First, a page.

At Abbottabad we were staying at the Maharba Hotel (130 Rupees) in the Bazaar. It was a bit of a flea-pit with not great security but OK, and the food was good. Very good. We have hit tasty well-cooked food finally for the first time in Pakistan. Lunch was 74 R and dinner only 40 R for excellent food.
The Maharba is very central. We’ve also been treated well in the Abbottabad bazaar: my watchstrap was re-glued for free and Denise was given a soft glasses case (10 R) to replace the one stolen for free too.
We talked to the Kaghan Forestry Project Director and a German Forester. We may not be able to get to Naran as the snow has stayed late and there have been many avalanches. The huts on the lake that we wanted to book are out of the question. We’ll get more information at Balakot.
Monday 8 May, Day 76
At the Maharba we discovered two viewing holes drilled in the door. We covered them, but in the morning they were poked through and Denise had certainly been visible lying asleep. Harmless perhaps but it ‘pissed her off’ and coloured her view of the Maharba. Tonight we bought some stickers at the Variety Book Store: one Mickey Mouse with some lethal looking scissors and the other a black skull and cross-bones. We also hung a thick quilt drape across the door. Perhaps, the message had got through or the nosy guests had left because there were no new holes.
This morning at the bank we met an Australian whom I thought I recognised. I placed him. It was Peter whom Ansie and I had picked up hitch-hiking twenty years ago and had taken to Chobe Game Reserve in Botswana in the dying days of white Rhodesia. He’s a farmer now in Victoria.
Abottabad was a nice town for a brief visit. The bazaar was interesting and friendly. Outside the centre the town had a definite 19th century English aura, with church bells, military parades and marching bands.
The army cantonment presence was very real. There are big old houses, some decaying, like an Indian Hill Station, but unlike a hill station Abbottabad is still very alive as a town. We went back to the Forestry Department to try to book for Shogran. This was not possible but we met the German again, a couple more visiting Germans and an Australian woman Forester (social forestry). I got the strong impression from the German (5 years in Abbottabad) and from the Australian (a lone woman, her husband is working in Canada) that Abbottabad wasn’t such a nice place to live. One makes what one can.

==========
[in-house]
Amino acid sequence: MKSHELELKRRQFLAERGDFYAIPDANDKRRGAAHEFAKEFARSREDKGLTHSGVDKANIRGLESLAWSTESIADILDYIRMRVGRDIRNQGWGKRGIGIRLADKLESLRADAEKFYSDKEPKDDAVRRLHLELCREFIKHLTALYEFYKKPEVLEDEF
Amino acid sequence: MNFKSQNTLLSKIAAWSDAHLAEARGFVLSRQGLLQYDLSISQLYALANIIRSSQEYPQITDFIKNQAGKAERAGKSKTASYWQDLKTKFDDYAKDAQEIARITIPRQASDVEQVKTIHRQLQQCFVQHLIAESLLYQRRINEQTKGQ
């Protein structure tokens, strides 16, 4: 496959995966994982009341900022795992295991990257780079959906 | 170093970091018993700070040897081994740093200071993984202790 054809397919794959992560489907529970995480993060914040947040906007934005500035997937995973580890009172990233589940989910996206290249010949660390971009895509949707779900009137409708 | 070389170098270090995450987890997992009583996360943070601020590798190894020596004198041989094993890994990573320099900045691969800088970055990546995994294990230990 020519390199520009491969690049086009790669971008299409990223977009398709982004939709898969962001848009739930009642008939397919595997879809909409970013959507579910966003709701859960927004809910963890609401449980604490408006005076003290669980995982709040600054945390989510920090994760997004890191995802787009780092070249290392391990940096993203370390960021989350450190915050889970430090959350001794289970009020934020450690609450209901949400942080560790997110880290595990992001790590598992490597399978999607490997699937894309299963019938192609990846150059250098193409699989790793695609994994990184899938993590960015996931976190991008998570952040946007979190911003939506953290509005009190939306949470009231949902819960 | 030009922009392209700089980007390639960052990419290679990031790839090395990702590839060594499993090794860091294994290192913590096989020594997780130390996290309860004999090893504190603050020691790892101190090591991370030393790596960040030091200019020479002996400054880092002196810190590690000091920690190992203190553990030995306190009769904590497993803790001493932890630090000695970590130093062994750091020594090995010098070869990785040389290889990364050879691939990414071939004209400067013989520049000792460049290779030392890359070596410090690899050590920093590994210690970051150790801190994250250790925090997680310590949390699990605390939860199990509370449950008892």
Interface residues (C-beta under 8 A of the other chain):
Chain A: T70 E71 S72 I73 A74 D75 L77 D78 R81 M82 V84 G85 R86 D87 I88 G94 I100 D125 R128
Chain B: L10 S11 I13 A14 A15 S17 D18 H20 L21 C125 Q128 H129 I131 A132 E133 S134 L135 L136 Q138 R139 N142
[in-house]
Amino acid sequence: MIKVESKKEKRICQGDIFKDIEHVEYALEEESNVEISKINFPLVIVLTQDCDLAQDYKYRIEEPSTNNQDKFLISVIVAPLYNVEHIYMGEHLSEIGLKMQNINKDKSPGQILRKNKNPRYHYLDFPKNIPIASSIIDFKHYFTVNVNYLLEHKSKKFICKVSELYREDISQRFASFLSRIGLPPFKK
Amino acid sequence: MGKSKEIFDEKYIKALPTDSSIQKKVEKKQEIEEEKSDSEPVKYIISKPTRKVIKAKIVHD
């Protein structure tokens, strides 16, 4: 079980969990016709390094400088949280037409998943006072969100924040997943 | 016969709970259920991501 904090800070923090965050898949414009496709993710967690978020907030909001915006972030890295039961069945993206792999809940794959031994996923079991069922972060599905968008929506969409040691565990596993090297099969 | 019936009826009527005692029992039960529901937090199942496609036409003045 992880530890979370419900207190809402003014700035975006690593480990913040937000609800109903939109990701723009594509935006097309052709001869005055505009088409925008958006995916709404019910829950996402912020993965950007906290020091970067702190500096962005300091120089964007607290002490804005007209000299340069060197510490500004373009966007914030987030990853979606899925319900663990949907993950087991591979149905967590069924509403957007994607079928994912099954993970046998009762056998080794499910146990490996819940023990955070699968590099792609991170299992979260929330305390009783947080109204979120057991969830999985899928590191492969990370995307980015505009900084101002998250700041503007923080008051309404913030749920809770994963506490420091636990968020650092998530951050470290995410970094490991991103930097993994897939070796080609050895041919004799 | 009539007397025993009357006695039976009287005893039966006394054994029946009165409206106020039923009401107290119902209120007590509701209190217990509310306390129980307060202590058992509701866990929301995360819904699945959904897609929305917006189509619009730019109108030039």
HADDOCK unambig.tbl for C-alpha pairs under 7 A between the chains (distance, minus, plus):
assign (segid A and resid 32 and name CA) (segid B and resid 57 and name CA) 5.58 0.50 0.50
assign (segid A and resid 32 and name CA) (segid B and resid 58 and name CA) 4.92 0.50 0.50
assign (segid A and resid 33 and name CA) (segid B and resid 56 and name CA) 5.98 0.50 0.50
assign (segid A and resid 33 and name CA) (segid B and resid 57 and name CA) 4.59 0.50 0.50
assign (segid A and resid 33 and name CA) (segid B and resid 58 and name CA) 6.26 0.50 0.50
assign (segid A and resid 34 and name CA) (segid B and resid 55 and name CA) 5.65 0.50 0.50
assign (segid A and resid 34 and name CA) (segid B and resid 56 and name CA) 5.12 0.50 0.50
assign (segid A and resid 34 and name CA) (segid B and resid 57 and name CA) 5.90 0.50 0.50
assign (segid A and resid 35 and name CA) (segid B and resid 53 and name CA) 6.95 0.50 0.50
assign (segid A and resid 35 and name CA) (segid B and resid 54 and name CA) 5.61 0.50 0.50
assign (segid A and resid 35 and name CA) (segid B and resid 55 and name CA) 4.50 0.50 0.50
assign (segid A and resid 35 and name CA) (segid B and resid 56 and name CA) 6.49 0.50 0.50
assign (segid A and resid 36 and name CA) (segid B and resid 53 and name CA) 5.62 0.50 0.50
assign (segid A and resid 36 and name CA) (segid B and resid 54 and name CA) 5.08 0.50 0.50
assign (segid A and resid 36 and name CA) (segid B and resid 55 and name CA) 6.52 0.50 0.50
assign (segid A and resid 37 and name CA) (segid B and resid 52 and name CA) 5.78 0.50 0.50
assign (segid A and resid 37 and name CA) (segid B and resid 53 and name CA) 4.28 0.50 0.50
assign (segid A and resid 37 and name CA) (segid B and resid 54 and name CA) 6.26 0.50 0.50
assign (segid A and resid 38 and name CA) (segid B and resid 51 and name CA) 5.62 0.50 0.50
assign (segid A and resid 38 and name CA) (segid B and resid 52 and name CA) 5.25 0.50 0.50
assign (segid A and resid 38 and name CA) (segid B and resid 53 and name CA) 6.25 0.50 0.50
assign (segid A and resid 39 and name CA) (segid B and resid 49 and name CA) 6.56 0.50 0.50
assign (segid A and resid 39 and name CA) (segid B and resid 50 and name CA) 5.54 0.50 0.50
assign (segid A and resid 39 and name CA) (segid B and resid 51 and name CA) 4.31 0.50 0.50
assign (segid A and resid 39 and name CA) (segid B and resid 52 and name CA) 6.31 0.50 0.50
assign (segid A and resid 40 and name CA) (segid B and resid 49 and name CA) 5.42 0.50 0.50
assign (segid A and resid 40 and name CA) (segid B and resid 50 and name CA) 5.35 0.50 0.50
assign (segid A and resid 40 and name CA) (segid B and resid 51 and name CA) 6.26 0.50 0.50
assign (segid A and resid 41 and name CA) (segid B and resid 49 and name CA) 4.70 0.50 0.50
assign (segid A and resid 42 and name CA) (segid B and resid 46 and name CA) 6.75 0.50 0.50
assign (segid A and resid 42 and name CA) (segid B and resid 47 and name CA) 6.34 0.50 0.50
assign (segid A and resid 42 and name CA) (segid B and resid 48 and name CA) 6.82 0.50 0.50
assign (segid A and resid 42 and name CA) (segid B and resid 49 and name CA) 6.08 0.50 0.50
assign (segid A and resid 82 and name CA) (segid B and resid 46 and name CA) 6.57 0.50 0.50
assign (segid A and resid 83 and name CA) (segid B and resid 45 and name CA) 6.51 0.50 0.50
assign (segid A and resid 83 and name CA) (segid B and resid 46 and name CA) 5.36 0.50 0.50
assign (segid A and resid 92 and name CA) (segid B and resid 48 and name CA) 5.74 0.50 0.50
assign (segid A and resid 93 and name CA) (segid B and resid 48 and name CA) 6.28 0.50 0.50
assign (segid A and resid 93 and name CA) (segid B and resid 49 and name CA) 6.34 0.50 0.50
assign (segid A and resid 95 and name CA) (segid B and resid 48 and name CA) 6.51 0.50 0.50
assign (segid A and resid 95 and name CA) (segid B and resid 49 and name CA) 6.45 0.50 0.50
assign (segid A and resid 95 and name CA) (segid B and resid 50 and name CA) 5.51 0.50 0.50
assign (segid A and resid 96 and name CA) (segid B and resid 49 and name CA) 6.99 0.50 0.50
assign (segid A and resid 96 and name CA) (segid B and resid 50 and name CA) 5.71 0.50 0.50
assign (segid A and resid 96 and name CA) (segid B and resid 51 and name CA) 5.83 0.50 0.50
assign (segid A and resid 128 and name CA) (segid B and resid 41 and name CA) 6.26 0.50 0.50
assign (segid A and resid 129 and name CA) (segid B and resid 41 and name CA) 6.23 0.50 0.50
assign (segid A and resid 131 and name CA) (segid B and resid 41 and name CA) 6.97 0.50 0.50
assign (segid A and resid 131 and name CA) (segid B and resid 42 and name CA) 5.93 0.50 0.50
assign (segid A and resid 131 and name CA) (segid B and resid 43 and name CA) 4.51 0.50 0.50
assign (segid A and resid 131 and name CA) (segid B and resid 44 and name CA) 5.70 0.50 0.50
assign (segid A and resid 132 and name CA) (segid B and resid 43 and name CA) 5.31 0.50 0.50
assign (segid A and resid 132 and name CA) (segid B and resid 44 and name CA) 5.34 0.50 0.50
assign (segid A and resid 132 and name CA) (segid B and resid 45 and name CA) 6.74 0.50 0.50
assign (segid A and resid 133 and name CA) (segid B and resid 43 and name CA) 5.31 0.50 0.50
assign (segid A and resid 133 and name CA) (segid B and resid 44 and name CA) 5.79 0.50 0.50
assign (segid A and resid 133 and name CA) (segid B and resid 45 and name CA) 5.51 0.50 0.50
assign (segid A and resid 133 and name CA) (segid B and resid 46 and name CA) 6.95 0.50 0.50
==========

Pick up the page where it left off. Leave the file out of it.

We visited the ‘melancholy Christian cemetery’ mentioned in the Lonely Planet and looked at various Christian graves — young officers gored by wild boars. There were also an inordinate number of young men dead in one year without mentioned cause and we wondered whether there’d been an uprising or merely a savage outbreak of influenza. Like fools neither of us recorded the year and by now we’ve forgotten, so we’ll probably never know unless some erudite reader writes to tell us.
We went up Shimla Hill above the town in the late afternoon. It was very peaceful and to us exciting because we saw for the first time the mountains covered in snow that we had come so far to see. It is impossible to describe how the sight lifted our spirits. On the opposite hillside it said: Home of the Piffers 1849 in white. White signs in stone on steep hillsides we later found is a favourite Northern Areas pastime — the military and those celebrating the visits of the Aga Khan are the worst offenders, but even worse still are competing political slogans painted on rocks along every road.
The nickname the ‘Piffers’ refers to what was initially the Punjab Irregular Force but mostly known as the Punjab Frontier Force. Why Abbottabad is the home of the Piffers? I have no idea.
We also met an old man with a tear in his eye who’d walked the whole way up the steep hill. He wanted to communicate with us but we couldn’t understand a word.
As the sun was setting we began to walk down the mountain. A man was playing a flute classically and beautifully up on the ridge in that setting and in silhouette. It was beautiful.
I got cross with Denise because she wouldn’t come away and I didn’t want to get caught on an unknown hill footpath in the dark. What a bore I am!
We ate at Ali’s Food Centre. The food was terrible but we had coffee for the first time in Pakistan, which was good.
Tuesday 9 May, Day 77
Up at 5.45 am for a day of travel. We said goodbye to the Maharba without regret, although they’d been hospitable, helpful and had good food. Denise couldn’t forgive them for the peep show, and I couldn’t blame her. We caught a slow bus to Mansehra (5R, 2h)…
Finding out about the Piffers is quite difficult unless you are an expert in regimental histories, but I remember when growing up that the British and ‘native’ troops patrolling the Indian Frontier, on the edges of Afghanistan and in what are now the northern areas of Pakistan, were the stuff of legend. The British greatly admired the Pathans and other tribal groups they were pitted against. The Khyber Pass, South Waziristan, the Swat Valley, Gilgit and Chitral were the famous names of the Frontier and ‘The Great Game’ with Russia, the splendours of colonial Britain.
Michael Burt’s fictional accounts are an excellent introduction to the skirmishes of the Northwest Frontier in the late 19th and early twentieth centuries, though of course entirely from the British perspective. The film Northwest Frontier 1959 with Kenneth More and Lauren Bacall also shows a romanticised but wonderful fictional account of the frontier, produced before the British had finally realised that the days of The British Empire and colonialism were definitely over.